Allen's argument is flawed for three reasons. First, Allen mischaracterizes the record as it pertains to trial counsel's treatment of the 2G2 enhancements. He now claims that trial counsel endorsed the application of the 2G2 enhancements. He bases this claim on trial counsel agreeing with the Court during the sentencing hearing that "[t]he enhancements are accurate, Judge," and that "[t]hey are correct, Judge." Allen's interpretation of trial counsel's words is selective at best. The following exchange from the hearing, from which Allen now plucks trial counsel's statements, illustrates this:

Government: I did not see anywhere in the defendant's sentencing paper a disagreement with the facts that support the enhancements . . .

Defense Counsel: The enhancement[s] are correct, Judge.

The Court: Yes.

Defense Counsel: They are accurate.

The Court: I think they are, with kudos to the probation officer who made the calculations in the first instance. It defined them and described them appropriately; and, as far as I can tell, they were all correct and there has been no challenge to them.

Defense Counsel: They are correct, Judge. (Emphasis added).

This exchange plainly shows that Allen's trial counsel agreed only to the underlying facts supporting the enhancements. That is, he agreed that the evidence presented at trial and in preparation for sentencing demonstrated that Allen dealt in over 600 images of pornography which depicted prepubescent minors and violence, that was distributed with the expectation of receiving something in return, and that it involved the use of a computer. U.S. SENTENCING GUIDELINES MANUAL §§ 2G2.2(b)(2)-(4), (6)-(7). Allen does not now dispute these facts. Contrary to Allen's contention, the record is replete with trial counsel's arguments attacking the 2G2 enhancements. The Court therefore rejects Allen's mischaracterization of trial counsel's treatment of the 2G2 enhancements.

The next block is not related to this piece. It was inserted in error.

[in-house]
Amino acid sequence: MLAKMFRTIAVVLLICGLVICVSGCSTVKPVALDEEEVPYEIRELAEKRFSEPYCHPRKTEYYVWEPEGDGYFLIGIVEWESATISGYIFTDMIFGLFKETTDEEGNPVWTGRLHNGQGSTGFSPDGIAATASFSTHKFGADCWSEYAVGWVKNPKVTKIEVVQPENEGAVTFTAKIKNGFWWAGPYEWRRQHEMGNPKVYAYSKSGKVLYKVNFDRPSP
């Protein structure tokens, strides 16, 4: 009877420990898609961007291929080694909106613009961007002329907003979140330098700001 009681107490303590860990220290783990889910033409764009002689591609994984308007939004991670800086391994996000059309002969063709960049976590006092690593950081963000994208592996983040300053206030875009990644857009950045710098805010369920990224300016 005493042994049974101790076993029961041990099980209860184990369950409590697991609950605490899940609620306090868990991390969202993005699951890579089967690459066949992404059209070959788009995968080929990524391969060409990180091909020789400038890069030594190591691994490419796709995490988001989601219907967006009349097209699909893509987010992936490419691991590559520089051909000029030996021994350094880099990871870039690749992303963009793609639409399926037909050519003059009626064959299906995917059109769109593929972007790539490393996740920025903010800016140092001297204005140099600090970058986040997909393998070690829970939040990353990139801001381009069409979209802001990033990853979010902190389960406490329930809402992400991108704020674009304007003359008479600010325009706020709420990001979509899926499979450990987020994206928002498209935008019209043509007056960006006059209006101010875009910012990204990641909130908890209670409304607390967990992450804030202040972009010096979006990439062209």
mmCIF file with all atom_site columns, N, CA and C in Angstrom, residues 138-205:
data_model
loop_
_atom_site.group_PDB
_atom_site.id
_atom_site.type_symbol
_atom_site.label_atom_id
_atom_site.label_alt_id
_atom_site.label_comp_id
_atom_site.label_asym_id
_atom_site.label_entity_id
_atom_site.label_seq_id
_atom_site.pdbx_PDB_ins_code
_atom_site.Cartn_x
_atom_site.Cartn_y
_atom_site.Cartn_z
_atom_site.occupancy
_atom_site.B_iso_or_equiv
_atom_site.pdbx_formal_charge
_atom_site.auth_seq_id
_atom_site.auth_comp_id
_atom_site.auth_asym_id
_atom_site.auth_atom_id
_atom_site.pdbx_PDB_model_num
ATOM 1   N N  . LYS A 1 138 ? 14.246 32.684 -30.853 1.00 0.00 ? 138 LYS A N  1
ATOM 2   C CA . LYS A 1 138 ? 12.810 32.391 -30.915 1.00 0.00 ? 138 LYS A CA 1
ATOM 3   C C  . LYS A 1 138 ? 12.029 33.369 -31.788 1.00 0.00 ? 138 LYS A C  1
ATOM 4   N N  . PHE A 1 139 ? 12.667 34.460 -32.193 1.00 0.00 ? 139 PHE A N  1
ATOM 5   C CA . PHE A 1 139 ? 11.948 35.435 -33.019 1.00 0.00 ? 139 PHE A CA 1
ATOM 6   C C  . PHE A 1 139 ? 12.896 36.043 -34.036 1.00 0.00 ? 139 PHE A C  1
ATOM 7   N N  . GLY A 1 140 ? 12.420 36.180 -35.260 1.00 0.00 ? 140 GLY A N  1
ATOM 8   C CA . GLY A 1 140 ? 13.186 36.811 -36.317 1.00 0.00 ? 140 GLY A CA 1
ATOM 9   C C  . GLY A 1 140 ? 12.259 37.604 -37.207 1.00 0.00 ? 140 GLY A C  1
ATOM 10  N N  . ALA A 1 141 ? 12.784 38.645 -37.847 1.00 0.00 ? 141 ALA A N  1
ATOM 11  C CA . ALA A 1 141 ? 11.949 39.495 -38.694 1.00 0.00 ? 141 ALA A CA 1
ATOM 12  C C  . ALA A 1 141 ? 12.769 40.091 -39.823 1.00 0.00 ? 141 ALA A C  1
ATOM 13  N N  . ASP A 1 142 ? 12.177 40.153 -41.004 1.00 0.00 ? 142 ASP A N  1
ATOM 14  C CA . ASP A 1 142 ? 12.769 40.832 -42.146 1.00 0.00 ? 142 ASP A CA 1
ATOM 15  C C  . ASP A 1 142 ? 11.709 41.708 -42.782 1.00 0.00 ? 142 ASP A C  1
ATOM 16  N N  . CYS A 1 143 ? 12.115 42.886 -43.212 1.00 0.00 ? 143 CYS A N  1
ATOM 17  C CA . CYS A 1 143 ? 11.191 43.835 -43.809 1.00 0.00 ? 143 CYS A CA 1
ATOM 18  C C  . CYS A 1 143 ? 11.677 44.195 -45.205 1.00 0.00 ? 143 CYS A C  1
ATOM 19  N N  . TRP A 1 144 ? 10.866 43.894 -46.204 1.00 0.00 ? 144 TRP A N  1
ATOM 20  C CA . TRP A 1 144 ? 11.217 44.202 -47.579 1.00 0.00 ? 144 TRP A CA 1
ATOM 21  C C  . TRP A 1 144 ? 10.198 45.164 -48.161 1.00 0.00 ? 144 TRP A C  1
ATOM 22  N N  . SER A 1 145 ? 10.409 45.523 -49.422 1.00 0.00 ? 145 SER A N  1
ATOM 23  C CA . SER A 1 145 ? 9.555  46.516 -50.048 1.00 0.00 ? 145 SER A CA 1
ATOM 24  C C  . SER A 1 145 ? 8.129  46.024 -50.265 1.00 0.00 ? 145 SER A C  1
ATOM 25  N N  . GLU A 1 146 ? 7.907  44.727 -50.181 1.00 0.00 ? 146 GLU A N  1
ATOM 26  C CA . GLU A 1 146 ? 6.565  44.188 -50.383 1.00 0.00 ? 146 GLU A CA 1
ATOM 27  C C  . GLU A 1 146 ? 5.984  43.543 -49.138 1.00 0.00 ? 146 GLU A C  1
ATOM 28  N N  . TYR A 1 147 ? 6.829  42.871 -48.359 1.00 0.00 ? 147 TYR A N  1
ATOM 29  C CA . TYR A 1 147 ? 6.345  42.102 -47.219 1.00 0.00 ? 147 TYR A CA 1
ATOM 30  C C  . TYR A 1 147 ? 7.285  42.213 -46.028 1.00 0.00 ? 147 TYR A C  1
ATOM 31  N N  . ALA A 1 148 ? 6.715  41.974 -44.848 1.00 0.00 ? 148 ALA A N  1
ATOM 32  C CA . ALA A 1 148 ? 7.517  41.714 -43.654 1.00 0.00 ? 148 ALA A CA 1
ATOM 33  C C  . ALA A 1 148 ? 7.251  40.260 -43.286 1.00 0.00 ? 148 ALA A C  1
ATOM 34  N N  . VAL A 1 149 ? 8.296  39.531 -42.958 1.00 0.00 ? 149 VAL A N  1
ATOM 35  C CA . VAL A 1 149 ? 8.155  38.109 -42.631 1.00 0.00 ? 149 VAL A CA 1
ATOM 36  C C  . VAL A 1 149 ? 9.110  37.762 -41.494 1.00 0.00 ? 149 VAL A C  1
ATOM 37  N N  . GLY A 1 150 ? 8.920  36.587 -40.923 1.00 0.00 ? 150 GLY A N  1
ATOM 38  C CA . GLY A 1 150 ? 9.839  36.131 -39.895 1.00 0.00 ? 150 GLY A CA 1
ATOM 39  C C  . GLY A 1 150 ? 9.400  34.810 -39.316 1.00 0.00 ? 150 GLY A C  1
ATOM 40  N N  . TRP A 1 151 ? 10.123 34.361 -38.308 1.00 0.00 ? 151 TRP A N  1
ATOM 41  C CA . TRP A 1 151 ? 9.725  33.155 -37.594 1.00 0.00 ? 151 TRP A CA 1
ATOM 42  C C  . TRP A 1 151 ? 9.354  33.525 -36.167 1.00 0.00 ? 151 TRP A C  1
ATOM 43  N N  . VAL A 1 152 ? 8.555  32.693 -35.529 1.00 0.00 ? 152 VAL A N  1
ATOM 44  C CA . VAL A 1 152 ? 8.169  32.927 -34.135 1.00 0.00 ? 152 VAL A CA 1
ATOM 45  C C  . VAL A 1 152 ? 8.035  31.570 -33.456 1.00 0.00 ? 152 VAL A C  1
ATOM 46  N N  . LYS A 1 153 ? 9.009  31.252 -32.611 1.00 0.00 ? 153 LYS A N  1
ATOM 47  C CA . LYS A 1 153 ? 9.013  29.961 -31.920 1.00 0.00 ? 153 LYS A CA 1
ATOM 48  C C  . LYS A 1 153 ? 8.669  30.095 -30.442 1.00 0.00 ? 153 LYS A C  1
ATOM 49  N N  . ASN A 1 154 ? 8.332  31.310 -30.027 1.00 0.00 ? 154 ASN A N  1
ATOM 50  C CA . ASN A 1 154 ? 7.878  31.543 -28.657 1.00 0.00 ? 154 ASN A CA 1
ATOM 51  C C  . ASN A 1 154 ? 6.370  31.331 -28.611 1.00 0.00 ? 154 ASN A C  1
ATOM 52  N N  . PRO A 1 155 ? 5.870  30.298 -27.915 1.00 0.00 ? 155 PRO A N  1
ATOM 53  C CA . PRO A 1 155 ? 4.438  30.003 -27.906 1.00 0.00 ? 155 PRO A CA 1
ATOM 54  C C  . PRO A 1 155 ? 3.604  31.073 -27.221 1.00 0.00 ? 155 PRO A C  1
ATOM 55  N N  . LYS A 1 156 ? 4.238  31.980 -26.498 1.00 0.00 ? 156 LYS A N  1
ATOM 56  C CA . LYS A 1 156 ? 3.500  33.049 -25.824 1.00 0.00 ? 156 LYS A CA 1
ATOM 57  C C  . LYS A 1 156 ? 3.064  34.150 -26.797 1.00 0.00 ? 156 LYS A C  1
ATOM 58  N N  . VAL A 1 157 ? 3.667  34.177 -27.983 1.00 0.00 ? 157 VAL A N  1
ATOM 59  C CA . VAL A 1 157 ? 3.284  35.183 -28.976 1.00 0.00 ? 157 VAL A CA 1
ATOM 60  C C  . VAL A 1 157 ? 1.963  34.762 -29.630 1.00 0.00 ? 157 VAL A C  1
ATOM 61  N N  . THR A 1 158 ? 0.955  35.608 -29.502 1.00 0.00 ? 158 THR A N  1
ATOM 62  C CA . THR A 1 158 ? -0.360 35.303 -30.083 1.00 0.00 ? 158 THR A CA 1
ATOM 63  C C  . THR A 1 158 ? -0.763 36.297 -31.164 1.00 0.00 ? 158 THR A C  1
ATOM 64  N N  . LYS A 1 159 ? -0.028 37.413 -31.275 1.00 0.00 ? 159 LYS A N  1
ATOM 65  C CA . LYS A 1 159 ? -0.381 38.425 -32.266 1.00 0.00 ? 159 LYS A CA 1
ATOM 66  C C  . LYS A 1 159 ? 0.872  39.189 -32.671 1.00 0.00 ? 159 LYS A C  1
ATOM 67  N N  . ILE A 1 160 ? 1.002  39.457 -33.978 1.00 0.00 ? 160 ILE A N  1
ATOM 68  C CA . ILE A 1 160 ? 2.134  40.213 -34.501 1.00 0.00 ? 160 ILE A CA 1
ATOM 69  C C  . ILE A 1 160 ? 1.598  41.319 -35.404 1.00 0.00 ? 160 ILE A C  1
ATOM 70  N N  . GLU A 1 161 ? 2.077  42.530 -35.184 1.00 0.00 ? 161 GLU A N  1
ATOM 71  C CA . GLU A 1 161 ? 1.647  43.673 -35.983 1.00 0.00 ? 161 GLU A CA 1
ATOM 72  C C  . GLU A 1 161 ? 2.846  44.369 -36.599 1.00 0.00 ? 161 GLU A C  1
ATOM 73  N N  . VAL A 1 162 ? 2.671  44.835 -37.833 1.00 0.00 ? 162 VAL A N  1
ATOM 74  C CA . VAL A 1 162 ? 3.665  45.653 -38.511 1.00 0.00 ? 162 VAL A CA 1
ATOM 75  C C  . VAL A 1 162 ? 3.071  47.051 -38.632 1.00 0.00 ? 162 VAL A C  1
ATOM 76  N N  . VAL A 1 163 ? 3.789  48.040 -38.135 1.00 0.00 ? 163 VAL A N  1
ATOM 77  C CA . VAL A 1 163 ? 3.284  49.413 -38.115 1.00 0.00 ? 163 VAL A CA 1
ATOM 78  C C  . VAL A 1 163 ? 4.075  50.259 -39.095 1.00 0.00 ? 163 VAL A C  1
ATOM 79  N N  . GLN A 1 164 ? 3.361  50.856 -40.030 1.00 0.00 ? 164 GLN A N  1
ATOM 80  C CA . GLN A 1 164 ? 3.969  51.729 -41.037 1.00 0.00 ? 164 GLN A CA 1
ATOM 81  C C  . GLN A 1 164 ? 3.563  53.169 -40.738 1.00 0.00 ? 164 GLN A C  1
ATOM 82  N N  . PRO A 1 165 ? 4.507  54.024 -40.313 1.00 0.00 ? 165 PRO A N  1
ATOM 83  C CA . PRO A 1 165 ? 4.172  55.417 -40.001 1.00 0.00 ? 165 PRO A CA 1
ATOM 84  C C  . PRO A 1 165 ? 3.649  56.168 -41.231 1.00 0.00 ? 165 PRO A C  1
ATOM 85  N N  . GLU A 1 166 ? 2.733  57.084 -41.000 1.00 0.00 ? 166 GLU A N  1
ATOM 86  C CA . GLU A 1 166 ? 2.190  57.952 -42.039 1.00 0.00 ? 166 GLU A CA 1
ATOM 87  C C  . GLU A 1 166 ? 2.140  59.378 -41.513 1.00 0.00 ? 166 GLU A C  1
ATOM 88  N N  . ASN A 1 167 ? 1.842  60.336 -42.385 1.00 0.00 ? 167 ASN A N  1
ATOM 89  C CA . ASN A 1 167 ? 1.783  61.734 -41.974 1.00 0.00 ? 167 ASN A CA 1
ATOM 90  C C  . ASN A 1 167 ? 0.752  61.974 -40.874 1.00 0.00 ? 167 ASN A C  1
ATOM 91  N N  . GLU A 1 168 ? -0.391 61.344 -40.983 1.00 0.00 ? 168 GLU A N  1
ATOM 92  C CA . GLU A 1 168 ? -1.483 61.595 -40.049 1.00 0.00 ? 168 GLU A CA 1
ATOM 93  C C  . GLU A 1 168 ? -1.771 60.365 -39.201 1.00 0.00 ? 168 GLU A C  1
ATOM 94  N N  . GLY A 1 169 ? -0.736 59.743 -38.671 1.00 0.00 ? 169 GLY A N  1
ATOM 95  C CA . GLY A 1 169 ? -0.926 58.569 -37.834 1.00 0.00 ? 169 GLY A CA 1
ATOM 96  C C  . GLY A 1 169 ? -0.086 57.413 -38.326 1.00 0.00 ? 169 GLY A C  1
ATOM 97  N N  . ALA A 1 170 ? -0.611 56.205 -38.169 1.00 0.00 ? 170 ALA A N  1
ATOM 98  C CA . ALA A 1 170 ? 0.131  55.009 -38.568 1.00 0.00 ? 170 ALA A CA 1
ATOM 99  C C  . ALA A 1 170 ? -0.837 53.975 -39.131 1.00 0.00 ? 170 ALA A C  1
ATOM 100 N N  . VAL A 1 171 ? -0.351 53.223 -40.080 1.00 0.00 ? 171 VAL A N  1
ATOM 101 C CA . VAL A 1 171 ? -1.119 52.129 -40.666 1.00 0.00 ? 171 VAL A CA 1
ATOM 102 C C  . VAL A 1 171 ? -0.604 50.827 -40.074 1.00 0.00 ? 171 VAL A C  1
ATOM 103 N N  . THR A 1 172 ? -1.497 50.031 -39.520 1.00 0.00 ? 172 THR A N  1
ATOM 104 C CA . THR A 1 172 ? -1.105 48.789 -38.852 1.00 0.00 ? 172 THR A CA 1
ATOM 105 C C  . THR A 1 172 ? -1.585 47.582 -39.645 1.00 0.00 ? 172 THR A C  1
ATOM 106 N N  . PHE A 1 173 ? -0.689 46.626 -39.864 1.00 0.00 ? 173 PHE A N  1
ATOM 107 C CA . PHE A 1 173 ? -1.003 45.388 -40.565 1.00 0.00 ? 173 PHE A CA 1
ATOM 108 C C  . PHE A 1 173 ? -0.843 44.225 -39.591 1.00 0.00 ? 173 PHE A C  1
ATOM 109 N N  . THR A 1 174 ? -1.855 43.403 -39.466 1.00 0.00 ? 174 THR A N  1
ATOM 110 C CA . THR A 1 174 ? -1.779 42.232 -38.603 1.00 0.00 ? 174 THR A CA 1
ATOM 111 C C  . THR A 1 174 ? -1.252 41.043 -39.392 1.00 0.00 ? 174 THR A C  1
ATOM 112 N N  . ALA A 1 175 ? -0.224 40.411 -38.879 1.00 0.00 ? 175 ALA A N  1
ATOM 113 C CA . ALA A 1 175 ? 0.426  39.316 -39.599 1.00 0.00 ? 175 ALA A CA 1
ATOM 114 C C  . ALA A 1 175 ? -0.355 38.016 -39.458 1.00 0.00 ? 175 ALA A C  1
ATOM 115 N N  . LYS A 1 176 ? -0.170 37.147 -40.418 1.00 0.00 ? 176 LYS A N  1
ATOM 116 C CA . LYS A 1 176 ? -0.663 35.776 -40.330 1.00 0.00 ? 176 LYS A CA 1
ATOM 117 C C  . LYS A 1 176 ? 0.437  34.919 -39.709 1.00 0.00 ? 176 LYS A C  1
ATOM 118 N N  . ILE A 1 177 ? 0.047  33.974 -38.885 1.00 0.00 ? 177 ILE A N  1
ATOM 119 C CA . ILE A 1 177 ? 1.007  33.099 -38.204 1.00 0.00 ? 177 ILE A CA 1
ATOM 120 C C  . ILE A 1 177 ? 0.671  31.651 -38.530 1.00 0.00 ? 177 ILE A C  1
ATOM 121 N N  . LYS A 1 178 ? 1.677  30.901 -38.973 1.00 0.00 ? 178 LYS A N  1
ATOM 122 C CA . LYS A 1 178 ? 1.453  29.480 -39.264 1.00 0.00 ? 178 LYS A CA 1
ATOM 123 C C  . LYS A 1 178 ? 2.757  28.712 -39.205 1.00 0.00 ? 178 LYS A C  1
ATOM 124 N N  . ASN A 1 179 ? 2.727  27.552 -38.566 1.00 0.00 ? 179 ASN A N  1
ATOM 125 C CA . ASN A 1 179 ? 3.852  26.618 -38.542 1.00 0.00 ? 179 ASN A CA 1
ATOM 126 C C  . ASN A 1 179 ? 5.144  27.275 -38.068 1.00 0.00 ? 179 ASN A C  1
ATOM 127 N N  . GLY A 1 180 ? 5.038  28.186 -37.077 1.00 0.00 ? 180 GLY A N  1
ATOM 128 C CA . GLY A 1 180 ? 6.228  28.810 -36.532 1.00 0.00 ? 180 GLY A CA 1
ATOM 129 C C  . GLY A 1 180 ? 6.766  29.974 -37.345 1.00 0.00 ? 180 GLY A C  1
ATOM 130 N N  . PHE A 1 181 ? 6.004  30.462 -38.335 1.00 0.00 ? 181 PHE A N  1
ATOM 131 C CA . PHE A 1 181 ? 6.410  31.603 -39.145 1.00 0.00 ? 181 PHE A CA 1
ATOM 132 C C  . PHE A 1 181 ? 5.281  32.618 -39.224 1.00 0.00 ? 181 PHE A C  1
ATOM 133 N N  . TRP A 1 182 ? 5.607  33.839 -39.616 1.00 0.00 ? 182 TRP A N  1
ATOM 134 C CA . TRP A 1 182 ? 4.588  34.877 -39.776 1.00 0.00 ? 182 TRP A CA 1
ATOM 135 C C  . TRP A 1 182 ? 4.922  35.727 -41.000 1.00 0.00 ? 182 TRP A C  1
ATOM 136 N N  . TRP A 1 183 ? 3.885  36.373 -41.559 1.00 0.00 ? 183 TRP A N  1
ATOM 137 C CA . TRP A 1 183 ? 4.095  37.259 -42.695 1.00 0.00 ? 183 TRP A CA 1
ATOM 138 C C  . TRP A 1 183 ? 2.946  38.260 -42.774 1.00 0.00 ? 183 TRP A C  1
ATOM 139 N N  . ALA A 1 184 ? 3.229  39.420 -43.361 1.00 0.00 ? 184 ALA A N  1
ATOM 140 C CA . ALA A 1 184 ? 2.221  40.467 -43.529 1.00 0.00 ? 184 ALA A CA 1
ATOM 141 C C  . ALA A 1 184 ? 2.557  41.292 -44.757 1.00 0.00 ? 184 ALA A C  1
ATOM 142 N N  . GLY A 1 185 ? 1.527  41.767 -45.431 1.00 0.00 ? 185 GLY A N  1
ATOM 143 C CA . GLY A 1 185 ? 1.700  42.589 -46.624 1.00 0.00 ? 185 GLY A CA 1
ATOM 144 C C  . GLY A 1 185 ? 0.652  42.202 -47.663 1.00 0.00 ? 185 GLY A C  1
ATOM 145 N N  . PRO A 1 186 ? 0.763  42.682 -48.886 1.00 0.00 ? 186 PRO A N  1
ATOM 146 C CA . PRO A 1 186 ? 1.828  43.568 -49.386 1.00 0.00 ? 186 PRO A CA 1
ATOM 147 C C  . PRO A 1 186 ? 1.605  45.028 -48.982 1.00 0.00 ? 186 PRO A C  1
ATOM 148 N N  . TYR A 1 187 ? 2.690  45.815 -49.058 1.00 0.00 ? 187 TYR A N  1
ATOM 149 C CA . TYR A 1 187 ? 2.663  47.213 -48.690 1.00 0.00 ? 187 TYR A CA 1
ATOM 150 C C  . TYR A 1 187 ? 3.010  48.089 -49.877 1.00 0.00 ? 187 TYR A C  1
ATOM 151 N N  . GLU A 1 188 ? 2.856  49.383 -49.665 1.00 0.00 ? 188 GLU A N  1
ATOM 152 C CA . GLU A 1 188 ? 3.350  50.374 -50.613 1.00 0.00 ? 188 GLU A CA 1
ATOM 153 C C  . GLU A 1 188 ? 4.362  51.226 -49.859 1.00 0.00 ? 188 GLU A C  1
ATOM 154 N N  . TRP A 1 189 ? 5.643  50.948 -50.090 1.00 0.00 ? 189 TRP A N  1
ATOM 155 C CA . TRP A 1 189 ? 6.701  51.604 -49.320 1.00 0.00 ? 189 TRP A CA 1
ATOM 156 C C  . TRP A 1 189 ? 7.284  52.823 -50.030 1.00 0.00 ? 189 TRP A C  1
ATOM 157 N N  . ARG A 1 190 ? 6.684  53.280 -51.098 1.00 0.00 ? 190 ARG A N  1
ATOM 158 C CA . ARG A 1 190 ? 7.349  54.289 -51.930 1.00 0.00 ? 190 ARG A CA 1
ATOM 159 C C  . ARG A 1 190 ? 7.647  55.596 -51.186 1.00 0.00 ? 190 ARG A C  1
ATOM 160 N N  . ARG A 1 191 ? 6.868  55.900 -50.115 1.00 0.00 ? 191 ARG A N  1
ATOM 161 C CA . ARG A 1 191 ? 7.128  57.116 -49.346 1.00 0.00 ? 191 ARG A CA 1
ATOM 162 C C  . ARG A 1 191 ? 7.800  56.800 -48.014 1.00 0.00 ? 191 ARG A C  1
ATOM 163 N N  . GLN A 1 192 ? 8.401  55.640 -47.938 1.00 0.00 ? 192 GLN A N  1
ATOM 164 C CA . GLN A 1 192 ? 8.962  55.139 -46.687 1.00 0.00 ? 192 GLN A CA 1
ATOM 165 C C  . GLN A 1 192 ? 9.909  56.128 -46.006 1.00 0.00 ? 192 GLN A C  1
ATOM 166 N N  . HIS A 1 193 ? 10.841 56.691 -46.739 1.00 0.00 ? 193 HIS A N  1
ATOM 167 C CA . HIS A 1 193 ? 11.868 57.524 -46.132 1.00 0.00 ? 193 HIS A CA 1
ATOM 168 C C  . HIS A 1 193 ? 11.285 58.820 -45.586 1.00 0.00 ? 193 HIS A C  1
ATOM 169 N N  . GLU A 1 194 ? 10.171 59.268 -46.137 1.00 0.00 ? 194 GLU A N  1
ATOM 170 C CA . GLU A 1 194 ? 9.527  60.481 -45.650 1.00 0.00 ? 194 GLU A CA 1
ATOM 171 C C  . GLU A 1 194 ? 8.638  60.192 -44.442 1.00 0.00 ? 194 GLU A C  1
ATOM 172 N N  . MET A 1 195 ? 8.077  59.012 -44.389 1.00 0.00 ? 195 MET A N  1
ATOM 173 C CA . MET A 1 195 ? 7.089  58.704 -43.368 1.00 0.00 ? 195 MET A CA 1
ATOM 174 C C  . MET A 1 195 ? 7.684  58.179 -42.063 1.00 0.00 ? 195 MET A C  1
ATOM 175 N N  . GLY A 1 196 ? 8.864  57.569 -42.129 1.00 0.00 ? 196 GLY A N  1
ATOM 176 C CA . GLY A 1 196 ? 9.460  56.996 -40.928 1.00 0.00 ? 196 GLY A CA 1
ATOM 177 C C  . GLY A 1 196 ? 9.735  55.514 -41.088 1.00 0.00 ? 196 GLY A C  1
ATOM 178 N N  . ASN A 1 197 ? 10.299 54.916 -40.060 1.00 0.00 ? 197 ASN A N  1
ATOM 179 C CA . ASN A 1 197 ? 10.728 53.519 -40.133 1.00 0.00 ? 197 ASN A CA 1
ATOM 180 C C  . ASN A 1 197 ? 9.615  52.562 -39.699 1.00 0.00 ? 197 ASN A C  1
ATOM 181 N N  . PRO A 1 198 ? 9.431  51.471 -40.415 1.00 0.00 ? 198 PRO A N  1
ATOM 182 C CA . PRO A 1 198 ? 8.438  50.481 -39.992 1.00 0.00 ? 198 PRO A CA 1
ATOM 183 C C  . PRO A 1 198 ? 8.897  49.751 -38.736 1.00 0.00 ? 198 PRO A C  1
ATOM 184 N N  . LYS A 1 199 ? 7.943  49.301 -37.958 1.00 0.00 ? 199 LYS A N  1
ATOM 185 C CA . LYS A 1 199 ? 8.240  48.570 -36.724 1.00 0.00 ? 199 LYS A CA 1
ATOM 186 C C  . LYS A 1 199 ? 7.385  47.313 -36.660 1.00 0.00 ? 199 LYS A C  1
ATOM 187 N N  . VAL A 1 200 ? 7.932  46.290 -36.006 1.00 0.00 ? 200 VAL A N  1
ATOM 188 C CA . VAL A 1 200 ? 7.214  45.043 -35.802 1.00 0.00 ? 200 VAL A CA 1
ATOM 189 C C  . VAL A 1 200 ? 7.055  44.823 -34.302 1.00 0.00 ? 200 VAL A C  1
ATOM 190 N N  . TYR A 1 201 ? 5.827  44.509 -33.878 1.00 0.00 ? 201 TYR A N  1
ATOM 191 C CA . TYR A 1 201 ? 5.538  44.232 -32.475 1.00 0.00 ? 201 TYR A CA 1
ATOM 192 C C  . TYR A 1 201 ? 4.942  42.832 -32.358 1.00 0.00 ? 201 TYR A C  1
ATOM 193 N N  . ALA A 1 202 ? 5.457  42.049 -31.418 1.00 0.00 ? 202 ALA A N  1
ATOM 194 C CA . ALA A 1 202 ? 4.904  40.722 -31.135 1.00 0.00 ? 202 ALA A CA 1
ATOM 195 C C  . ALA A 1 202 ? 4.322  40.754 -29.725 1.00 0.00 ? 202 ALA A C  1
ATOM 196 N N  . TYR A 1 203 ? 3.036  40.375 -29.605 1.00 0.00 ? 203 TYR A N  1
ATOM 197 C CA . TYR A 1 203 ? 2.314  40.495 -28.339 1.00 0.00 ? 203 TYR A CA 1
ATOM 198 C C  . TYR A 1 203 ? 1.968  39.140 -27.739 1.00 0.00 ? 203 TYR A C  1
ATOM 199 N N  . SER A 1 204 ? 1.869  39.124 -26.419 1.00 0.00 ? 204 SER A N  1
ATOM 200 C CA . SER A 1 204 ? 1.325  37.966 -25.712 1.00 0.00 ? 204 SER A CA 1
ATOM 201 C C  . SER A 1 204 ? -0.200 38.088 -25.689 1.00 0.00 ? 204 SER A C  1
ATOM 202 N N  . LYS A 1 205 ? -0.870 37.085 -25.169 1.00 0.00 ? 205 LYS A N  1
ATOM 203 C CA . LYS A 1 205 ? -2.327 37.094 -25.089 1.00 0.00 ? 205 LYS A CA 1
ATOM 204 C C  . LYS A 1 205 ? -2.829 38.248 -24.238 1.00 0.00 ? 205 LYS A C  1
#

Second, Allen claims that he was prejudiced by trial counsel's failure to rely on the Seventh Circuit's decision in United States v. Huffstatler. According to Allen's interpretation of that case, "this Circuit's decision was served in such a way as to invite [trial counsel] to address the issue in mitigation of the sentence." The Seventh Circuit made no such invitation. In Huffstatler, the Seventh Circuit considered whether a district court was obligated to impose a sentence below the 2G2 guideline range. Id. at 696. After acknowledging the lack of empirical support behind the 2G2 enhancements and district courts' discretion to sentence below the guideline range, the Seventh Circuit held that "district courts . . . are certainly not required to" impose a below-guideline sentence in child pornography cases. Id. at 698. Contrary to Allen's assertion, Huffstatler approves of the Court's within-guideline sentence, and trial counsel did not err by failing to address it.

Finally, the sentencing hearing transcript demonstrates that the Court sentenced Allen in accordance with the section 3553(a) factors, not by any subjective bias against Allen. Allen's claim that the Court's sentence was the product of bias, and that this bias was generated as a result of trial counsel's appeal for a below-guideline punishment, is unpersuasive. Machibroda v. United States, 368 U.S. 487, 495 (1962) (district courts are not stripped "of all discretion to exercise common sense" when assessing a petitioner's allegations).

Petitioner's failure to prove one of the prongs negates the need for the Court to evaluate the other. United States v. Taylor, 569 F.3d 742, 748 (7th Cir. 2009). Ultimately, Allen has failed to show that his trial counsel's representation was inadequate. Allen's motion is denied.

II. Ineffective Assistance of Appellate Counsel

Courts apply the Strickland test when evaluating appellate counsel's effectiveness. Smith v. Robbins, 528 U.S. 259, 286-89 (2000). Appellate counsel's failure to raise an issue on appeal requires the court to compare the neglected issue with those that were raised. Lee v. Davis, 328 F.3d 896, 900 (7th Cir. 2003). Appellate counsel's failure to raise an issue is objectively deficient only if the ignored issue was "both obvious and clearly stronger" than the issues appealed. Id. at 900-01.